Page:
As well, I also noticed that the race route had consisted of signages that had depicted the thoughts and feelings of ex-offenders as they struggle to integrate into society upon their release. I thought these were great in putting runners into the minds of the ex-offenders and seeing the world from their viewpoints.

Said Joon Keng, “The signboards reflected on the concern of the ex-offenders and how the society can do more to help them blend back in upon their release.”

Along the way, there were also cheerleaders stationed with motivational signboards telling runners to keep on moving and to give them the energy that they needed, when the going was getting tough. I appreciated these, as it was great motivation for me to continue on running.

Finishing the Run

After passing The Changi Museum and heading down Changi North Way in the second half of the race, the final couple of kilometres of the run brought us into the Changi Prison compounds.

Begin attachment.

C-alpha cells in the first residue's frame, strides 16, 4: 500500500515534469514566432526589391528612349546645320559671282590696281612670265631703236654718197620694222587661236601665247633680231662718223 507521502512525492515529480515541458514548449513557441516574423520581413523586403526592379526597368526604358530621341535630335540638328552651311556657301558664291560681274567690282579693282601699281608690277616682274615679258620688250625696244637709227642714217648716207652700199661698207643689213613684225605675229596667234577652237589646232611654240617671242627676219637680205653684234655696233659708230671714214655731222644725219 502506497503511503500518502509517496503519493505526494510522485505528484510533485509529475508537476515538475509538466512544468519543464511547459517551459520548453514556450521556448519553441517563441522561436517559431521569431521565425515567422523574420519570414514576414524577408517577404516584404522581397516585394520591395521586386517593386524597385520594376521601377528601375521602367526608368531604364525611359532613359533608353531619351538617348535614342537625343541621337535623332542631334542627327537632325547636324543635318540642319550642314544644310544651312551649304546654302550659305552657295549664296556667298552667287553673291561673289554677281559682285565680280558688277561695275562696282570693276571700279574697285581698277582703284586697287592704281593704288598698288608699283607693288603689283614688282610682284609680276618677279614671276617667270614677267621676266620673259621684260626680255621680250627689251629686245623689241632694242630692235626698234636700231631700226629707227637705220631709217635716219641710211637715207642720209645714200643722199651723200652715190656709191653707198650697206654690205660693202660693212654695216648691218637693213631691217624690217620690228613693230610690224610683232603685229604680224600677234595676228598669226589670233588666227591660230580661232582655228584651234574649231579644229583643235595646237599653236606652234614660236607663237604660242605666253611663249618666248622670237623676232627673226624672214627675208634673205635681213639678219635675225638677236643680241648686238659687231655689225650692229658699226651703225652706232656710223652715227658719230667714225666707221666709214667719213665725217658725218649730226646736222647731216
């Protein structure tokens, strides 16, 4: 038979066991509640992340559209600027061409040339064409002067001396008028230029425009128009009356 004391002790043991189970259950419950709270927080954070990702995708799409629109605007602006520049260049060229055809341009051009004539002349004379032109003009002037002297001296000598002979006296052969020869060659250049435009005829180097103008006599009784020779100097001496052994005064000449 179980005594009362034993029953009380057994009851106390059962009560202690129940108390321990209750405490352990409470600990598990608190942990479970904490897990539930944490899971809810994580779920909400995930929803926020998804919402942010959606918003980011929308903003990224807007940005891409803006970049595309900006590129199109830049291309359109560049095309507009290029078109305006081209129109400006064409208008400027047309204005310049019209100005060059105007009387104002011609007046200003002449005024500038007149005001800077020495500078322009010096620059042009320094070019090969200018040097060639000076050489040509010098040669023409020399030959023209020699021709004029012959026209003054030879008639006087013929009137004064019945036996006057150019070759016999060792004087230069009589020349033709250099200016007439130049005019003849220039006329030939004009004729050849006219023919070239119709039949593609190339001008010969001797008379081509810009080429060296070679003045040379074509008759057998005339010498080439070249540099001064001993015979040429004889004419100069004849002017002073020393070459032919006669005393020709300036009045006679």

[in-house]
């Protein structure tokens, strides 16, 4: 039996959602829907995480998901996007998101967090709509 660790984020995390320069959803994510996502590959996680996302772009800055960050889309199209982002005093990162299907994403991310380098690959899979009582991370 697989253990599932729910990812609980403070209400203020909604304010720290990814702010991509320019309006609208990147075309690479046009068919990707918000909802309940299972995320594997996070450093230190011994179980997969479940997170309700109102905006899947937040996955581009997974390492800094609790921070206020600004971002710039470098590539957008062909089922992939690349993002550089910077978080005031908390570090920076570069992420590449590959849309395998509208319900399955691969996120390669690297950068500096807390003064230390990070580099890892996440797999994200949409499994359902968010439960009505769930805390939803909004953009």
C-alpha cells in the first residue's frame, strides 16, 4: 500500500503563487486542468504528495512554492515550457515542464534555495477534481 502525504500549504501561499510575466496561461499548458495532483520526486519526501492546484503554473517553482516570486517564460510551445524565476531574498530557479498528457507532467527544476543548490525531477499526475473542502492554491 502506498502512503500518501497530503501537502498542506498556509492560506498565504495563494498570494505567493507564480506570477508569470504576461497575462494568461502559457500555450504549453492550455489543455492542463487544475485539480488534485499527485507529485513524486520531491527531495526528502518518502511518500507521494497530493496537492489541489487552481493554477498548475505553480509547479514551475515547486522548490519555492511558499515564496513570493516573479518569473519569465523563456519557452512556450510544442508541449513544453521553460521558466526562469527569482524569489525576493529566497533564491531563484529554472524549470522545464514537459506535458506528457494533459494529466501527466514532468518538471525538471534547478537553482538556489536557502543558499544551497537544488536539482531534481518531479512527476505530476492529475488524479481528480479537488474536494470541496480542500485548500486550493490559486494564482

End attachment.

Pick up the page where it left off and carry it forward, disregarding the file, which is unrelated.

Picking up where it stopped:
I have been taking part in the Yellow Ribbon Prison Run every year since 2012, and running through the Changi Prison grounds is a unique experience that I always look forward to each year. It is something that you do not get in any of the other running events in Singapore.

Said Joon Keng, “The opportunity to run into Changi Prison was great.”

Crossed the finish line in a new personal best

I picked up the pace when I saw the sign that said that there were 500 meters left to go and my heart rate increased substantially.

I crossed the finish line in a personal best timing of 55mins and 09sec. This was an unexpected surprise for me, considering the challenging, hilly terrain and the relatively late starting time of this run.

And I think that my good timing was probably due to the hill training that I have been doing with Coached every week at the Botanic Gardens; so rolling hills are becoming much easier for me to conquer than previously as I am more used to them now.